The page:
The Afghan by Frederick Forsyth

The Afghan

The Afghan is a thriller by Frederick Forsyth. It tells the story of an attempt by the US and UK intelligence services to prevent a terrorist attack by Al Qaeda.

The story starts with the death of a man high in the ranks of Al Qaeda. Documents found on his laptop, when decrypted and translated, refer to Al Isra. This is the code name for a proposed terrorist attack. Nobody knows when, where or how the attack is to take place. The only option is to send a man under cover to infiltrate Al Qaeda. The man chosen is Colonel Mike Martin, who is fluent in Arabic, could pass as an Arab and bears a strong resemblance to an Afghan, Izmat Khan, who was being held in Guantanamo Bay. Martin is sent to Iraq, via Pakistan, where he makes contact with someone from Al Qaeda. Once they are convinced of his identity, he is told he will be a participant in a special mission. This will be a suicide mission – Al Isra (although it is never referred to by that name).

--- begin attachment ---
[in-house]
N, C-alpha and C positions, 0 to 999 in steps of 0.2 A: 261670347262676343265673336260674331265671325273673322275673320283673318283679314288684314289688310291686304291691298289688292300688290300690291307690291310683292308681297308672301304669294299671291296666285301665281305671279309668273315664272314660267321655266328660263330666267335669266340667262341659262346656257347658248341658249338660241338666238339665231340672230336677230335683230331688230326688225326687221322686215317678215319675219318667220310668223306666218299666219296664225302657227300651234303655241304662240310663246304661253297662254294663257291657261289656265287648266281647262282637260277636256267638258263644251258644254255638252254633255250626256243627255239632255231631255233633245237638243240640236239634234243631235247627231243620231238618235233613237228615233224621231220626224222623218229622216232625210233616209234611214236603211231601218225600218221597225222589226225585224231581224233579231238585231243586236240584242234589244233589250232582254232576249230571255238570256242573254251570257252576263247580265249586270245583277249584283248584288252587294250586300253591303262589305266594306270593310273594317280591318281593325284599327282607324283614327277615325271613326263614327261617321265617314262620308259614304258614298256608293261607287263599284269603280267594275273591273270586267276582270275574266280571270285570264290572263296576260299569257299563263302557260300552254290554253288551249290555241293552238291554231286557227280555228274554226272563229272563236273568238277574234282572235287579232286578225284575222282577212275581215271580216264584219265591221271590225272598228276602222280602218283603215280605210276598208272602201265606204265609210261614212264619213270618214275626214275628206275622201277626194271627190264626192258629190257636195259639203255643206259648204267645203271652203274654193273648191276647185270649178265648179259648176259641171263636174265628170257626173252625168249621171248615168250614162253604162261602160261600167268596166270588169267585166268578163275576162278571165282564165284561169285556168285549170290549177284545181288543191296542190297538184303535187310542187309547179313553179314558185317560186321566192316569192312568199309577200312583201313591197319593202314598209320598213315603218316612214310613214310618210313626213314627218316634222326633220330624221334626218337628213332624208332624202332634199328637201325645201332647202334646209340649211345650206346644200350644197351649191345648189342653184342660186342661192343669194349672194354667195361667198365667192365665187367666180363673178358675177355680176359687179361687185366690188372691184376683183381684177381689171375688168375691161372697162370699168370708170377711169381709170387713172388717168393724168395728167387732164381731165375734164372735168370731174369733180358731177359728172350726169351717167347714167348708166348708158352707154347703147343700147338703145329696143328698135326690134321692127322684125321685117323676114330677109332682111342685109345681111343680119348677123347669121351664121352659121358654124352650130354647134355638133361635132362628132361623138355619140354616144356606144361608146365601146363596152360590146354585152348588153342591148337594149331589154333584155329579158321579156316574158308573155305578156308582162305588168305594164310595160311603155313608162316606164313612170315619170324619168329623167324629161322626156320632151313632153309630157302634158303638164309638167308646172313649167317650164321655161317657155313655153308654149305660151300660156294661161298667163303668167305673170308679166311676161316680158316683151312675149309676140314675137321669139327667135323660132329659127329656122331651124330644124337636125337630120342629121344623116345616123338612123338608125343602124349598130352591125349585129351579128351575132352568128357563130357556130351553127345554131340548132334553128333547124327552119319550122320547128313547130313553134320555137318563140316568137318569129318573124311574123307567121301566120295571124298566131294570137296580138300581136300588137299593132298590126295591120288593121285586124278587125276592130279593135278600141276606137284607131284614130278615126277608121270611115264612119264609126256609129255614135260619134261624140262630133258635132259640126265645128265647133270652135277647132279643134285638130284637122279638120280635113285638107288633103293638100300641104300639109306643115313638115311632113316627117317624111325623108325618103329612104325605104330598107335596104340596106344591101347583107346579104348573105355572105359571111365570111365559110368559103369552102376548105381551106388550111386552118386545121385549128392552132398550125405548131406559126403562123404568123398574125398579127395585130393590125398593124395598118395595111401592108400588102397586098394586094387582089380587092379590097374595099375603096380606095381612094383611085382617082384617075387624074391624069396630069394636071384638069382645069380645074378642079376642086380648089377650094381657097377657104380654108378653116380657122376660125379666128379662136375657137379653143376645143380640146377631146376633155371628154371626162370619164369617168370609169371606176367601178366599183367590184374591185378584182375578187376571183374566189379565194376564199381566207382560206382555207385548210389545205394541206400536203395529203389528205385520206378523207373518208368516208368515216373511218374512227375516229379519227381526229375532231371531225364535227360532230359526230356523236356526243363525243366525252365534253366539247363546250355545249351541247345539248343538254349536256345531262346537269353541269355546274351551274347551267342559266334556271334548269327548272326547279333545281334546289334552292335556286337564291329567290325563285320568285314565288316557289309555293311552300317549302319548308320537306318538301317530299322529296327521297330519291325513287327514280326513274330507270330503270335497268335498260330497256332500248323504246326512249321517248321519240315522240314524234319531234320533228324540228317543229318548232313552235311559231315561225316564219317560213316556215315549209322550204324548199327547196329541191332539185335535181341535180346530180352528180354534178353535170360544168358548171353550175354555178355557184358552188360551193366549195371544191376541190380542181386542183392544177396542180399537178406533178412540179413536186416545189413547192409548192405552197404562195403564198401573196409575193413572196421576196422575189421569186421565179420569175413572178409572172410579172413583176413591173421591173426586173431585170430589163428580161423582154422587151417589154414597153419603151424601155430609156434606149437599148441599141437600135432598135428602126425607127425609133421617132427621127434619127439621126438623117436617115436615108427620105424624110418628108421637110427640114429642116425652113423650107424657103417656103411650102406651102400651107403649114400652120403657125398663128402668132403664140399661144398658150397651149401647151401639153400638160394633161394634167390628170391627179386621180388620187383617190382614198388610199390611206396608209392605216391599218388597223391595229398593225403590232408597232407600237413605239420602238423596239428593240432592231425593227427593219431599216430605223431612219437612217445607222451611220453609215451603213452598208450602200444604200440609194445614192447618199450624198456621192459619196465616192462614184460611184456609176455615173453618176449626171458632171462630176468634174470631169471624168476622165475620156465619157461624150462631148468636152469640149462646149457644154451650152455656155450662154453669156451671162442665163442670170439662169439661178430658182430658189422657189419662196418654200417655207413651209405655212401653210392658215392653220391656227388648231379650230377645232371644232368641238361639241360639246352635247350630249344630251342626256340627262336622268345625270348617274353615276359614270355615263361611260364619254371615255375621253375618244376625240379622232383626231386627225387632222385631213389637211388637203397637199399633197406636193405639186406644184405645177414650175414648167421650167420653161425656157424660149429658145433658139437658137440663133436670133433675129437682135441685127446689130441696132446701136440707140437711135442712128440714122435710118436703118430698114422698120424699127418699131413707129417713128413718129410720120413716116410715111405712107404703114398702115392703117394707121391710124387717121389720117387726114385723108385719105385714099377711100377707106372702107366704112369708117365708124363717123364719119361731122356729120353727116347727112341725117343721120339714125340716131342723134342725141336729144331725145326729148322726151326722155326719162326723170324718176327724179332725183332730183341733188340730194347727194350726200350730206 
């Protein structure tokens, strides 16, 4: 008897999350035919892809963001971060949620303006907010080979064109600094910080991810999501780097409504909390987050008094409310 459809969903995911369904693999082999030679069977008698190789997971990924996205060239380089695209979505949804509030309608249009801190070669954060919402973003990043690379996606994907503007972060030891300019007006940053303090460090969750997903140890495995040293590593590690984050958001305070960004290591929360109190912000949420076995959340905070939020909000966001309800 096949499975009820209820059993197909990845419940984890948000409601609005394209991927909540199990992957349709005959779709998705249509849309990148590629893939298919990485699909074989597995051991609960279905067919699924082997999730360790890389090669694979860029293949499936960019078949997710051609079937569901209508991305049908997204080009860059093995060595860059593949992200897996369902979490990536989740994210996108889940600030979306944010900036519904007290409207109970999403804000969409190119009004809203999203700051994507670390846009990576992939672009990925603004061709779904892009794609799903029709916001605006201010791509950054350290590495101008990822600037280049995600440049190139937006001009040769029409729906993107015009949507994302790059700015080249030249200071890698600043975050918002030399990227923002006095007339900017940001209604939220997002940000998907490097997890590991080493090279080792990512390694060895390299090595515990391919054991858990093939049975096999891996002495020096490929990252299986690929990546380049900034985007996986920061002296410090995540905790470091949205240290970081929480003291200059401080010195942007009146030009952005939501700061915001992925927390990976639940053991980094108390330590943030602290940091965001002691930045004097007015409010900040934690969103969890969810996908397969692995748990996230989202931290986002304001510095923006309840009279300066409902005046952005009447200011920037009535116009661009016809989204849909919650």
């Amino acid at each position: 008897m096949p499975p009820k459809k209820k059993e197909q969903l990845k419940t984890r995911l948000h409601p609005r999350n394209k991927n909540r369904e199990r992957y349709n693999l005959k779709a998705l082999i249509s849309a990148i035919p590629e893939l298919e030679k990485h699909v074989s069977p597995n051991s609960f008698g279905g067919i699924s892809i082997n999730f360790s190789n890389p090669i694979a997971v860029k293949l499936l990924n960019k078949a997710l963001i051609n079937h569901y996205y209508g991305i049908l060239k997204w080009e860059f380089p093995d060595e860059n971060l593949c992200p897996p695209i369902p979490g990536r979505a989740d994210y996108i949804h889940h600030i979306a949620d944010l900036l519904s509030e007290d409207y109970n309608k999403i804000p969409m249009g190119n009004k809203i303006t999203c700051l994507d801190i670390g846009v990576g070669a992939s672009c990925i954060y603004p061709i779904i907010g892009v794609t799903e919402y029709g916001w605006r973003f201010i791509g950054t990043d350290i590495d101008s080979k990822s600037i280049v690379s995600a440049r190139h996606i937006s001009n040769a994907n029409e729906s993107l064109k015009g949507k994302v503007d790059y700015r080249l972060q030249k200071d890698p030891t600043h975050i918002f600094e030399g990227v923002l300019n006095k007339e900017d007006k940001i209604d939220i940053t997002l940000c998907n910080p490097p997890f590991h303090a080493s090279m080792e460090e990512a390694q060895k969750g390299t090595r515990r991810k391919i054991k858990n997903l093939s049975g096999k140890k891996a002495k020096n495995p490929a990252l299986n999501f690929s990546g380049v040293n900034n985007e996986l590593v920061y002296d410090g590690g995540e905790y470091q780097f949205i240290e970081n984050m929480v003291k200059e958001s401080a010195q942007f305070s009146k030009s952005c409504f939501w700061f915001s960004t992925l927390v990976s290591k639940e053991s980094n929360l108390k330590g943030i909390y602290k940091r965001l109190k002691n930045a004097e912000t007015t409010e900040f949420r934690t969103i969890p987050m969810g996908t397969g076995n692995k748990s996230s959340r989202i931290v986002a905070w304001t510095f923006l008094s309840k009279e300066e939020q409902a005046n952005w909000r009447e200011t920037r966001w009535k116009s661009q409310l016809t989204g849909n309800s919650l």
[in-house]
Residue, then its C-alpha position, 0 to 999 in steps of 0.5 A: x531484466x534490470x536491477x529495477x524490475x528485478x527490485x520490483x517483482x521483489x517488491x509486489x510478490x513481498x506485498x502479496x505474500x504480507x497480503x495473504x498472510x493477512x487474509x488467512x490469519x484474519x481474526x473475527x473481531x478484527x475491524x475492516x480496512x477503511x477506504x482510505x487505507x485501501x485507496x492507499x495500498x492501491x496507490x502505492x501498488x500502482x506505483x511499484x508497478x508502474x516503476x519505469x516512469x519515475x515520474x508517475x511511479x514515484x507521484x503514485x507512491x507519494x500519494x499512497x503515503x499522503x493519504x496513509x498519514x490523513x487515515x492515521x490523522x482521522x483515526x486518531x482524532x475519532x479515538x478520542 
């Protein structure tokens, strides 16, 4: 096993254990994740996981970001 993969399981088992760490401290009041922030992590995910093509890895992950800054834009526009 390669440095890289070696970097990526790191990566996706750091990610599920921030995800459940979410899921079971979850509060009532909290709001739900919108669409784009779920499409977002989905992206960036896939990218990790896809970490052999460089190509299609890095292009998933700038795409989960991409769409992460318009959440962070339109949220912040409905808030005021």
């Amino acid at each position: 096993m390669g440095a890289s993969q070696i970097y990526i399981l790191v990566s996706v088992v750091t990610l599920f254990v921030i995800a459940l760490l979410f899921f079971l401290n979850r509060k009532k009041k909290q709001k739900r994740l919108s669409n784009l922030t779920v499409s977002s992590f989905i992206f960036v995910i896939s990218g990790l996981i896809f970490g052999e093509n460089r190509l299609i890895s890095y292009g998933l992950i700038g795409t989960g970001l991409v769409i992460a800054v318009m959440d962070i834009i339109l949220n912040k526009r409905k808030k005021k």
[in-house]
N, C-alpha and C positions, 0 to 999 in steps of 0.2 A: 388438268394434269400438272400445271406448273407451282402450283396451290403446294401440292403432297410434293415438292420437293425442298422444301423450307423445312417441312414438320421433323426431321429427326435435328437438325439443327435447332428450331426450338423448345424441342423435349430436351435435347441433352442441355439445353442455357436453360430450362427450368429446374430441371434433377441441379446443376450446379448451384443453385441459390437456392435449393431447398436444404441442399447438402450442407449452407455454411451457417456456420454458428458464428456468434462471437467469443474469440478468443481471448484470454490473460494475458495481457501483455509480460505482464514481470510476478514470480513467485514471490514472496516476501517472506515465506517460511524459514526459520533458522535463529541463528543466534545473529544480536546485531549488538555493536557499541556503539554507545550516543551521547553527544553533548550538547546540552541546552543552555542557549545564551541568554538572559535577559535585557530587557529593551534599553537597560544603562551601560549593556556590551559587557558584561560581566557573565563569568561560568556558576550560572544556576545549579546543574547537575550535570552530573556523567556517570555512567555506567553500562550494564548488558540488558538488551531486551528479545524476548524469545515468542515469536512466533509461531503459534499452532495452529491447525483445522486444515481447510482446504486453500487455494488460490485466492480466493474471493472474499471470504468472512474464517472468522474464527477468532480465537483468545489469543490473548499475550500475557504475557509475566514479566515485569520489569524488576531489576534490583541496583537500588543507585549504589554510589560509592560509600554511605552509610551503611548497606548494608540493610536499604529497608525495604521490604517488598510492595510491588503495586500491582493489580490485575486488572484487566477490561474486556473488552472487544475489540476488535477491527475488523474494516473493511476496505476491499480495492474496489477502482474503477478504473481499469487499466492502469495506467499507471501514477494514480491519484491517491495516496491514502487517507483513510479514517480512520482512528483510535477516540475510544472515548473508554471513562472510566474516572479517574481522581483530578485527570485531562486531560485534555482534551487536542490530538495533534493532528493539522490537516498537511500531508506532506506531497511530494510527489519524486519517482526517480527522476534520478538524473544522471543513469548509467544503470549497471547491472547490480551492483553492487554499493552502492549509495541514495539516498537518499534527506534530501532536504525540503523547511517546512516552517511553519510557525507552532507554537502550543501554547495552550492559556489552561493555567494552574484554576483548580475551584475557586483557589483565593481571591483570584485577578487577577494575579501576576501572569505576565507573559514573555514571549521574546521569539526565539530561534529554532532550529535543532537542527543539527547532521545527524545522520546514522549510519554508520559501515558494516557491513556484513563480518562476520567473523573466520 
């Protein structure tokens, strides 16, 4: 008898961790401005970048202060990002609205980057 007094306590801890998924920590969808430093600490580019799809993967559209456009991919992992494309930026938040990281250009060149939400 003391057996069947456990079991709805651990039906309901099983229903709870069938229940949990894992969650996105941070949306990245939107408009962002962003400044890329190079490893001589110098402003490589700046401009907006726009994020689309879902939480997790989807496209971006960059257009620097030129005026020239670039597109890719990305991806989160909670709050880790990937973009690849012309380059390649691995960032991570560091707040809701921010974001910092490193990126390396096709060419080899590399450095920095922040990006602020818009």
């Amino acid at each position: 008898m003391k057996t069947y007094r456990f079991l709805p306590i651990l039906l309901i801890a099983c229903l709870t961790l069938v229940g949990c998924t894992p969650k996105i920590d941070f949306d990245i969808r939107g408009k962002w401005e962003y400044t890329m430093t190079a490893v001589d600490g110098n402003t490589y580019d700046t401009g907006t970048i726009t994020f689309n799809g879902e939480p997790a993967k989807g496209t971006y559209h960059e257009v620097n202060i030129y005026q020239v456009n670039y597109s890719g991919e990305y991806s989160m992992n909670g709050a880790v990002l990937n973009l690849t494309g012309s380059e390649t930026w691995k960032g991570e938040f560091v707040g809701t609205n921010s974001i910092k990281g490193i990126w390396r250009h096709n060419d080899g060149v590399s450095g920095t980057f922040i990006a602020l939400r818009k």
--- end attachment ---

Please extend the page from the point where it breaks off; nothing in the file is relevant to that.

From some points of view, The Afghan isn’t a fast-paced book. There is a lot of background history to events in the Middle East and particularly in Afghanistan. I found this interesting, and it helped me to understand the situation in those areas. However, it did slow the pace of the book. The nature of the operation, a man in deep cover who couldn’t communicate directly with the intelligence services, also made for a slow read. There were no break-ins to secret bases, no shoot-outs, no chases. There were few points of any real tension.

Over all, although I enjoyed the book, I don’t think The Afghan is one of Forsyth’s best works. I preferred The Day of the Jackal or The Fourth Protocol.

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